Posted by ESC on June 06, 2003
In Reply to: American Dream (proofed- read this one) posted by Word Camel on June 06, 2003
: : : : Is there a consensus on the meaning of American dream? What do most people think it means?
: : : Like most expressions of this kind it means exactly what the politician who utters it says it means but, in truth, it is meaningless jingoism.
: : What it actually means is the ability for one generation - especially of immigrants - to rise within society to be significantly better off than the last in terms of education, opportunity and prosperity. It is sometimes confused with home ownership, which has been its most potent symbol since the housing boom after second world war. I couldn't find the origin of the term but I'd be very interested to know.
: : I must disagree the our cantankerous friend above however, when he says dismisses it as mindless jingoism. Though the term is certainly abused by politicians, near and far, and American society is not perfect by any means, I think the aspiration for a better life for oneself and ones children is far more progressive in a universal sense than the deference and cronieism typical of societies which make a virtue of knowing ones place.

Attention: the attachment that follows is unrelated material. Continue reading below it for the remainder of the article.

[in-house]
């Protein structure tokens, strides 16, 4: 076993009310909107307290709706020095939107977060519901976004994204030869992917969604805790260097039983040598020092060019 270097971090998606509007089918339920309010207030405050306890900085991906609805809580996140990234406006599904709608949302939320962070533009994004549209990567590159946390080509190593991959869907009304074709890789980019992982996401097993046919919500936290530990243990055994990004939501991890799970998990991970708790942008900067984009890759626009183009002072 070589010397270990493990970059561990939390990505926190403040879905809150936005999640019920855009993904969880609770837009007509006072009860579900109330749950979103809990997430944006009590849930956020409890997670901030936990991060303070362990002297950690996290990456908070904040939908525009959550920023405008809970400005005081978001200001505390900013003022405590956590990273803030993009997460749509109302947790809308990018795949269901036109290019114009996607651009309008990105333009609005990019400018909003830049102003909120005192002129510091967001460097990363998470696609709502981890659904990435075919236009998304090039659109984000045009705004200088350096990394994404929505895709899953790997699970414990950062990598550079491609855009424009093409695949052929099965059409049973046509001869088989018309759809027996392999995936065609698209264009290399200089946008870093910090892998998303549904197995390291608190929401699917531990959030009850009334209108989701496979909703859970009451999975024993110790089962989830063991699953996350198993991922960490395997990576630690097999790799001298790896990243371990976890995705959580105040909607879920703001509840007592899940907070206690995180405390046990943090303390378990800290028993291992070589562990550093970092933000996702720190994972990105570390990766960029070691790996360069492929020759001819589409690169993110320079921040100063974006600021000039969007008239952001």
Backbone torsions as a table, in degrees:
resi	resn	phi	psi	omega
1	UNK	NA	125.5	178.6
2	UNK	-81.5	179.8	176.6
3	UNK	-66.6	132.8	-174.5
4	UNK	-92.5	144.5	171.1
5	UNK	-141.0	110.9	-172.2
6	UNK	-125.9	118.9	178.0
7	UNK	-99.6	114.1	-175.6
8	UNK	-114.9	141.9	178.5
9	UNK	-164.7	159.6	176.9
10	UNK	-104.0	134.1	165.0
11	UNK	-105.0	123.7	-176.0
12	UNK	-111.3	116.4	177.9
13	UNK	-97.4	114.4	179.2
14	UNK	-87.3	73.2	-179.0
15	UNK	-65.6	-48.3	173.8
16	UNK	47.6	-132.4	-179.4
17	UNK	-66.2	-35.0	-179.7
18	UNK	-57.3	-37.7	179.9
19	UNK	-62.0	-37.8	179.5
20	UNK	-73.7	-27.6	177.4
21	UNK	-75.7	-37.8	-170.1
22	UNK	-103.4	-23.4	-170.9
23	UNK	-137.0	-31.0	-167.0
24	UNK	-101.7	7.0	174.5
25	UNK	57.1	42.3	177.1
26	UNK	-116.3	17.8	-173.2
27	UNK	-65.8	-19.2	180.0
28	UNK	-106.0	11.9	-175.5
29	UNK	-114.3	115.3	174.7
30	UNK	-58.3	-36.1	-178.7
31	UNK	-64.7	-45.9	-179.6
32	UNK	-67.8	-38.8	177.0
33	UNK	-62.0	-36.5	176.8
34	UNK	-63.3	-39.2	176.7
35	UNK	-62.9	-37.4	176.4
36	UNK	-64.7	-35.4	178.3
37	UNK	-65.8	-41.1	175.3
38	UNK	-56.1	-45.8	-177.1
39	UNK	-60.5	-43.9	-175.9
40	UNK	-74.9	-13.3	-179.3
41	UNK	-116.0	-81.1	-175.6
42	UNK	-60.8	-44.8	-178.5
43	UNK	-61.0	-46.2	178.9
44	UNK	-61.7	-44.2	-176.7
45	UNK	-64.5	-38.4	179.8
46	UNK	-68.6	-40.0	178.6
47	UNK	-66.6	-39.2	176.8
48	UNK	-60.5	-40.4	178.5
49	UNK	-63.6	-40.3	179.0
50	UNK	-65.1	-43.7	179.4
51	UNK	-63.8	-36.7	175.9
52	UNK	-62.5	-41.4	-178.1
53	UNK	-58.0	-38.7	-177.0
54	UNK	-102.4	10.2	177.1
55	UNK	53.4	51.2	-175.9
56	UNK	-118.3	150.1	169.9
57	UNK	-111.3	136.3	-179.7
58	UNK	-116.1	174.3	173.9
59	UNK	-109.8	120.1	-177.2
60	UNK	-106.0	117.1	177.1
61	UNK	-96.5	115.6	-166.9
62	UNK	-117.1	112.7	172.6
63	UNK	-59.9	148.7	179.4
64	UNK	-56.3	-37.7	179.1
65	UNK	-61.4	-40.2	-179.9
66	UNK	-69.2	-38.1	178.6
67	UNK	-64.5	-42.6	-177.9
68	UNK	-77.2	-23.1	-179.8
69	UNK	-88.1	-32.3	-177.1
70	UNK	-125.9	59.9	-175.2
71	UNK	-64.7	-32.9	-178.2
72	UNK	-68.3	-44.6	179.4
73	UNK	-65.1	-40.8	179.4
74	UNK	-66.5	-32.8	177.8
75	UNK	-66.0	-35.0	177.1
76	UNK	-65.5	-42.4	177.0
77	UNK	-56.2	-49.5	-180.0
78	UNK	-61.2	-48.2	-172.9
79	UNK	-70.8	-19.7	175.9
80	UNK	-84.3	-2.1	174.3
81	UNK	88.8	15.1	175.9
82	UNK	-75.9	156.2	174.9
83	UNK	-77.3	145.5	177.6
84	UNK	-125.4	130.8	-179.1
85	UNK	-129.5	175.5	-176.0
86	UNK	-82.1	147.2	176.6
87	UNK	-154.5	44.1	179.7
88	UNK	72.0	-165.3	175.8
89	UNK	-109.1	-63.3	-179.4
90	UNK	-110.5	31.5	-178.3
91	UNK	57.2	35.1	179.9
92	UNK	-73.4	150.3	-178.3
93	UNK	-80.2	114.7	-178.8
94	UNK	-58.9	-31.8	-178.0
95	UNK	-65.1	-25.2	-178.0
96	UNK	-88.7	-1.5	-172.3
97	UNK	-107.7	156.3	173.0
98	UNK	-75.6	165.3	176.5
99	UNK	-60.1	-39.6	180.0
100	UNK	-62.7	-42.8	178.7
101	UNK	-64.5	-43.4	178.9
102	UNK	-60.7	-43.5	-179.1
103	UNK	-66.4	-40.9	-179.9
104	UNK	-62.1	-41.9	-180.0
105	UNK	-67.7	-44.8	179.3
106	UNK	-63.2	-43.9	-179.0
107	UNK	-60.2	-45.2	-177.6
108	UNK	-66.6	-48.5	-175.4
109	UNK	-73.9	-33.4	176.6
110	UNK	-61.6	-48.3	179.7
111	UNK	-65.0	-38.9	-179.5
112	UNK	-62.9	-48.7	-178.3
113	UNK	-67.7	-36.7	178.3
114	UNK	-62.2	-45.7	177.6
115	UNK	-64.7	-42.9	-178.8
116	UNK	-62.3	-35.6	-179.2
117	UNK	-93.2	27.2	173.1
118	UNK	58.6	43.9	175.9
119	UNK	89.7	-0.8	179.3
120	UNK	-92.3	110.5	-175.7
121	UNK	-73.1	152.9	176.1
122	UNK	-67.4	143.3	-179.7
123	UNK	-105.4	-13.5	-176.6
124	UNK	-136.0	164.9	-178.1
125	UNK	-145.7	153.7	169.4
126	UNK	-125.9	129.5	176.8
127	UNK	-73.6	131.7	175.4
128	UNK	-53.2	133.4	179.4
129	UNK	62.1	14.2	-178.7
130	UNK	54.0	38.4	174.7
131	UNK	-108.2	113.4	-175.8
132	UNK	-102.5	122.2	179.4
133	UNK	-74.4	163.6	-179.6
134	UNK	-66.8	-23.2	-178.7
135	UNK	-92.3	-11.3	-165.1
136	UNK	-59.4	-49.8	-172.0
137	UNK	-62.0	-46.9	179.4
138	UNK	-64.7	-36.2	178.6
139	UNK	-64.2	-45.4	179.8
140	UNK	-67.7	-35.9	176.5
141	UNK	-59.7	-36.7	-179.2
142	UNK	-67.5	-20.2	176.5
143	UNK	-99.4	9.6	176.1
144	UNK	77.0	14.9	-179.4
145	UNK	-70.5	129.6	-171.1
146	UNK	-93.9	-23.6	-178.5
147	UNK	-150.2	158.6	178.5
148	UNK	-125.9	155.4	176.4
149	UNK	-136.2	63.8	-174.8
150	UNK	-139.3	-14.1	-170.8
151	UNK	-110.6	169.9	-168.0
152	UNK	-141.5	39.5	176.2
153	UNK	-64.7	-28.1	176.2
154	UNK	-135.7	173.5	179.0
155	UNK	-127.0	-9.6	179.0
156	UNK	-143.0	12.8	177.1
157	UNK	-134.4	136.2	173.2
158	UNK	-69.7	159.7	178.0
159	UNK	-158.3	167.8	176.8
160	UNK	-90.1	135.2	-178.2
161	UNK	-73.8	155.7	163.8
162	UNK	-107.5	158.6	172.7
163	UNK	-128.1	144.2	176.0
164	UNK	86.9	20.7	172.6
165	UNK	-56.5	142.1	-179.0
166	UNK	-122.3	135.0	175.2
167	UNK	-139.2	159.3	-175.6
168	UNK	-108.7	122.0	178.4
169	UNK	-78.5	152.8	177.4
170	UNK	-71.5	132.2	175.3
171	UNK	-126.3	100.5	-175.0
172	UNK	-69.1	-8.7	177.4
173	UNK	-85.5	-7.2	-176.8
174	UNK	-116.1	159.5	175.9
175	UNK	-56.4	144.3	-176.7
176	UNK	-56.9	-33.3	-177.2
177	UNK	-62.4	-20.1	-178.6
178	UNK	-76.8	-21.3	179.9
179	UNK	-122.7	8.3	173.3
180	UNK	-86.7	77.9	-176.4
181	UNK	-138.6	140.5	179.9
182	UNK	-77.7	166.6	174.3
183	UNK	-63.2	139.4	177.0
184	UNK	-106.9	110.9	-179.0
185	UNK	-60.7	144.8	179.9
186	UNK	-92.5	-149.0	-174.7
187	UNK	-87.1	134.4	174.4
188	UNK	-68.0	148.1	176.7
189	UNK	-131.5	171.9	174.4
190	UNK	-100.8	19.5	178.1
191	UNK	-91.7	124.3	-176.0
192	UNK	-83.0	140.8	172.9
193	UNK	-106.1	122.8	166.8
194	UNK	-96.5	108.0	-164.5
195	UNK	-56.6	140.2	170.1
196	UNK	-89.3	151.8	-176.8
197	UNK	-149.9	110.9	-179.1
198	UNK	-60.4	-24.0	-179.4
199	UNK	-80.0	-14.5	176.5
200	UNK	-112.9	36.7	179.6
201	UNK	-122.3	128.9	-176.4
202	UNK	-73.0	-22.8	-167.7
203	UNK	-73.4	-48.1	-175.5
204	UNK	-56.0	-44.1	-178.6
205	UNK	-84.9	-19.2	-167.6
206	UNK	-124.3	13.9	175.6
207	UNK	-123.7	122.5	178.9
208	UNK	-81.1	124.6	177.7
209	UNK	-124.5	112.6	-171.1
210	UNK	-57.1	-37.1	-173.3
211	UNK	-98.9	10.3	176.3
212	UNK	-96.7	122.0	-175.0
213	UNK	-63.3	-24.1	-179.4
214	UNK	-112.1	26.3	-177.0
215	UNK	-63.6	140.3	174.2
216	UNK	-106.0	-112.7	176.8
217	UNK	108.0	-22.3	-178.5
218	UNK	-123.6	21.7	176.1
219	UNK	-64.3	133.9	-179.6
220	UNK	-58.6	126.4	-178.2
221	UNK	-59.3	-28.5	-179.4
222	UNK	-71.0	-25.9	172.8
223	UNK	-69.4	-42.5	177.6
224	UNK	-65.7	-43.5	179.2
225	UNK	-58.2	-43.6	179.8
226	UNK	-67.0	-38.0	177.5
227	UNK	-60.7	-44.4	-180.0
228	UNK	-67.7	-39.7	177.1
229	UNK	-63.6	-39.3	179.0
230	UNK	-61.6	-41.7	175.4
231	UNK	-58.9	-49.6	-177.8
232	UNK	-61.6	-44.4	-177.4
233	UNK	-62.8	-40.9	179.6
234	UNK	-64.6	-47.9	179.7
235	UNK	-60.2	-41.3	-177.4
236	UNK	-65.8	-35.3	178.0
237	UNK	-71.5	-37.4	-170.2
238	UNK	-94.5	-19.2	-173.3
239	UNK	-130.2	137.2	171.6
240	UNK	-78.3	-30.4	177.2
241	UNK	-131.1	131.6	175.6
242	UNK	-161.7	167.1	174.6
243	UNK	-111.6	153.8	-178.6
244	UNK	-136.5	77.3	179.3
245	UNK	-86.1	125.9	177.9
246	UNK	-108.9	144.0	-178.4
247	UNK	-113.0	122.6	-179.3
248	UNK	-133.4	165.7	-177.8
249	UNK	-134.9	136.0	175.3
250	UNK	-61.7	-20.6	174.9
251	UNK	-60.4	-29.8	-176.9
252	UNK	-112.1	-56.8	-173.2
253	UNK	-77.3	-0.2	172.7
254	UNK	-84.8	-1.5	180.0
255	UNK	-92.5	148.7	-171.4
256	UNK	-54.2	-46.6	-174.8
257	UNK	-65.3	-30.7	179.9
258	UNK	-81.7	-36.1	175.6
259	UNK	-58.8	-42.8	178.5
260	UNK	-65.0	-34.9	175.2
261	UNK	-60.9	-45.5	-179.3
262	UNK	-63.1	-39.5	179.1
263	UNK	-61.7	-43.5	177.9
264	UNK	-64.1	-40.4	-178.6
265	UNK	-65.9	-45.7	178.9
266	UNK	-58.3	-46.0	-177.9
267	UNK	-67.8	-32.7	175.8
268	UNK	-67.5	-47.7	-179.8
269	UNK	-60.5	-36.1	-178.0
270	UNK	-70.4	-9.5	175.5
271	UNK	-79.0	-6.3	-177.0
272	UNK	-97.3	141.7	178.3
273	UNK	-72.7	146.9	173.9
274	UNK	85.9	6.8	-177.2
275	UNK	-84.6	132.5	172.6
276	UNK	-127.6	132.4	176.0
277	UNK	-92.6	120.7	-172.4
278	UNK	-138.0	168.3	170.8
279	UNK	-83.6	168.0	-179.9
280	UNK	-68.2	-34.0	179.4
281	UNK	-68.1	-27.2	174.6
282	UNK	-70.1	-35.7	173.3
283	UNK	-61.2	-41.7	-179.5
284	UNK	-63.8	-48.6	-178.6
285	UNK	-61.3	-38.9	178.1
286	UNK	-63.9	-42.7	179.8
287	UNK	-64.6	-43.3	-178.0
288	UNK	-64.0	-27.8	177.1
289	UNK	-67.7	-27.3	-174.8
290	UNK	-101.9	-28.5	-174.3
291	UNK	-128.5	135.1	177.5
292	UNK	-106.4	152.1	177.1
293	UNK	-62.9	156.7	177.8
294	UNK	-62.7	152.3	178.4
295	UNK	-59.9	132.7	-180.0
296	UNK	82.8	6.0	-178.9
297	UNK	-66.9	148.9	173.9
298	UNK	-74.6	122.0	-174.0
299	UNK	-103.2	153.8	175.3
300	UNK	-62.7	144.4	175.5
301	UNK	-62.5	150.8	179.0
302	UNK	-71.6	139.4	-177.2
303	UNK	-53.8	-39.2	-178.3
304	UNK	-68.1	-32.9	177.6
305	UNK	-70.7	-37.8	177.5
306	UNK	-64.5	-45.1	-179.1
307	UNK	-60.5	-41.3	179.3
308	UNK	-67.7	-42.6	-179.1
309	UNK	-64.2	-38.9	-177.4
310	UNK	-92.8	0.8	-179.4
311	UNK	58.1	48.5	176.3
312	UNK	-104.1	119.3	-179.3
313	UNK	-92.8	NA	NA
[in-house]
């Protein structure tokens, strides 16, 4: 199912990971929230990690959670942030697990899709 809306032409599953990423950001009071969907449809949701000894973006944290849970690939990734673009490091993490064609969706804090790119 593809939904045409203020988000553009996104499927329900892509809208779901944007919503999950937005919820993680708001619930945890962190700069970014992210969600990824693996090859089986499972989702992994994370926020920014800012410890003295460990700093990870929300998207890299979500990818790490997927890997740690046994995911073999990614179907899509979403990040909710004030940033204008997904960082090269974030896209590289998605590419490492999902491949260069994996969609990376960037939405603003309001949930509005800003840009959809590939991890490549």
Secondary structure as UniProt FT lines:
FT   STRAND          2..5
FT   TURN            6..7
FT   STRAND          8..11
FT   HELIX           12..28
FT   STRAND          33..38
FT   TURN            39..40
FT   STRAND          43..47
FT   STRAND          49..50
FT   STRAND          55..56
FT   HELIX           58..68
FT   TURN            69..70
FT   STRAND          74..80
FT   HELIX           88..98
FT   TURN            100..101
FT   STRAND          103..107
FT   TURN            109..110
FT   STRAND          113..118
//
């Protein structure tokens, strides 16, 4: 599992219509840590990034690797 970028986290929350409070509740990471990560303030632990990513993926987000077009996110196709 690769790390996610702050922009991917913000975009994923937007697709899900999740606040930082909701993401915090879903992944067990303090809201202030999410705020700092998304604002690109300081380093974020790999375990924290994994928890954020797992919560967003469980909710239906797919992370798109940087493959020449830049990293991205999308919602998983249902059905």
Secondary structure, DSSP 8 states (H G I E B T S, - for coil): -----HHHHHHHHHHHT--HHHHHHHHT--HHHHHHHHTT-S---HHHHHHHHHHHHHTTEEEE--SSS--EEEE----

I take issue with the idea that the American dream is "meaningless jingoism."
Before I looked this up, I gave some thought about what the expression means to me. Most Americans have the opportunity for achievement (and happiness) through their own hard work. We've all got a shot at the good life.
One reference has a long section on the phrase. It part it says:
AMERICAN DREAM - "the ideal of freedom and opportunity that motivated the Founding Fathers; the spiritual strength of the nation.In 1893 Katherine Lee Bates wrote in 'America the Beautiful of a 'patriot dream that sees beyond the years.' In 1960 the poet Archibald MacLeish, debating 'national purpose,' said: 'There are those, I know, who will reply that the liberation of humanity, the freedom of man and mind, is nothing but a dream. They are right, It is. It is the American dream.' The American Dream, to some, stresses opportunity. The phrase defies definition as much as it invites discussion. As a force behind government philosophy, it seems to be interpreted by most users as a combination of freedom and opportunity with growing overtones of social justice." From "Safire's New Political Dictionary" by William Safire (Random House, New York, 1993).